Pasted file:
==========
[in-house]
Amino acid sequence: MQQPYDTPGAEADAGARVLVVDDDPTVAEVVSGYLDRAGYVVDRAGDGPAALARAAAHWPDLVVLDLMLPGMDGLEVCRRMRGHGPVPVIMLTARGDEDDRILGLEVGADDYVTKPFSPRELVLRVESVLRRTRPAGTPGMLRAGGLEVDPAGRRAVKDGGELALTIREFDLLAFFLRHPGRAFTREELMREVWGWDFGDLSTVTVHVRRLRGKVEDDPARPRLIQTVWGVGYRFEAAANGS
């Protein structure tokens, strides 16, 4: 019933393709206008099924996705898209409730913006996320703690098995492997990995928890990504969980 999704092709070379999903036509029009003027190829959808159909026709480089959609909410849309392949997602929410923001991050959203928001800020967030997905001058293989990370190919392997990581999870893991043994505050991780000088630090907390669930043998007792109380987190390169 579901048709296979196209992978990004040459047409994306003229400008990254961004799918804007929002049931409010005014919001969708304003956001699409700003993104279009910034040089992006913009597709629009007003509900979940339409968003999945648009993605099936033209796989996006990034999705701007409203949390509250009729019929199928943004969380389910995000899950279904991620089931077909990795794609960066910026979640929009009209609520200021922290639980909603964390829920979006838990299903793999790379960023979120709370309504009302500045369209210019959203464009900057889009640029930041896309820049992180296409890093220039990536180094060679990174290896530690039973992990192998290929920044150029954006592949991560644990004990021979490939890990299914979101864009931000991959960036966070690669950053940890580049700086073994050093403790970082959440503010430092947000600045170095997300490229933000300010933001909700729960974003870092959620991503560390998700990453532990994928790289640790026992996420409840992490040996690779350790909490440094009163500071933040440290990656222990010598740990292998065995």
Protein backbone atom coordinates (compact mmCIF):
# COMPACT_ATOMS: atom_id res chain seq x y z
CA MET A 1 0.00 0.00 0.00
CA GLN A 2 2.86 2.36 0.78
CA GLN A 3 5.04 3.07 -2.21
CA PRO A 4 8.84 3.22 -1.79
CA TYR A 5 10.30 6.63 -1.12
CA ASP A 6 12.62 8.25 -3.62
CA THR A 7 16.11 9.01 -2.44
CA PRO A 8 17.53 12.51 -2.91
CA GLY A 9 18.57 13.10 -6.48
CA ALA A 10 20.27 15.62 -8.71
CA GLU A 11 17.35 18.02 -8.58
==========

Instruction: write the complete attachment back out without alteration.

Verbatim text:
[in-house]
Amino acid sequence: MQQPYDTPGAEADAGARVLVVDDDPTVAEVVSGYLDRAGYVVDRAGDGPAALARAAAHWPDLVVLDLMLPGMDGLEVCRRMRGHGPVPVIMLTARGDEDDRILGLEVGADDYVTKPFSPRELVLRVESVLRRTRPAGTPGMLRAGGLEVDPAGRRAVKDGGELALTIREFDLLAFFLRHPGRAFTREELMREVWGWDFGDLSTVTVHVRRLRGKVEDDPARPRLIQTVWGVGYRFEAAANGS
């Protein structure tokens, strides 16, 4: 019933393709206008099924996705898209409730913006996320703690098995492997990995928890990504969980 999704092709070379999903036509029009003027190829959808159909026709480089959609909410849309392949997602929410923001991050959203928001800020967030997905001058293989990370190919392997990581999870893991043994505050991780000088630090907390669930043998007792109380987190390169 579901048709296979196209992978990004040459047409994306003229400008990254961004799918804007929002049931409010005014919001969708304003956001699409700003993104279009910034040089992006913009597709629009007003509900979940339409968003999945648009993605099936033209796989996006990034999705701007409203949390509250009729019929199928943004969380389910995000899950279904991620089931077909990795794609960066910026979640929009009209609520200021922290639980909603964390829920979006838990299903793999790379960023979120709370309504009302500045369209210019959203464009900057889009640029930041896309820049992180296409890093220039990536180094060679990174290896530690039973992990192998290929920044150029954006592949991560644990004990021979490939890990299914979101864009931000991959960036966070690669950053940890580049700086073994050093403790970082959440503010430092947000600045170095997300490229933000300010933001909700729960974003870092959620991503560390998700990453532990994928790289640790026992996420409840992490040996690779350790909490440094009163500071933040440290990656222990010598740990292998065995």
Protein backbone atom coordinates (compact mmCIF):
# COMPACT_ATOMS: atom_id res chain seq x y z
CA MET A 1 0.00 0.00 0.00
CA GLN A 2 2.86 2.36 0.78
CA GLN A 3 5.04 3.07 -2.21
CA PRO A 4 8.84 3.22 -1.79
CA TYR A 5 10.30 6.63 -1.12
CA ASP A 6 12.62 8.25 -3.62
CA THR A 7 16.11 9.01 -2.44
CA PRO A 8 17.53 12.51 -2.91
CA GLY A 9 18.57 13.10 -6.48
CA ALA A 10 20.27 15.62 -8.71
CA GLU A 11 17.35 18.02 -8.58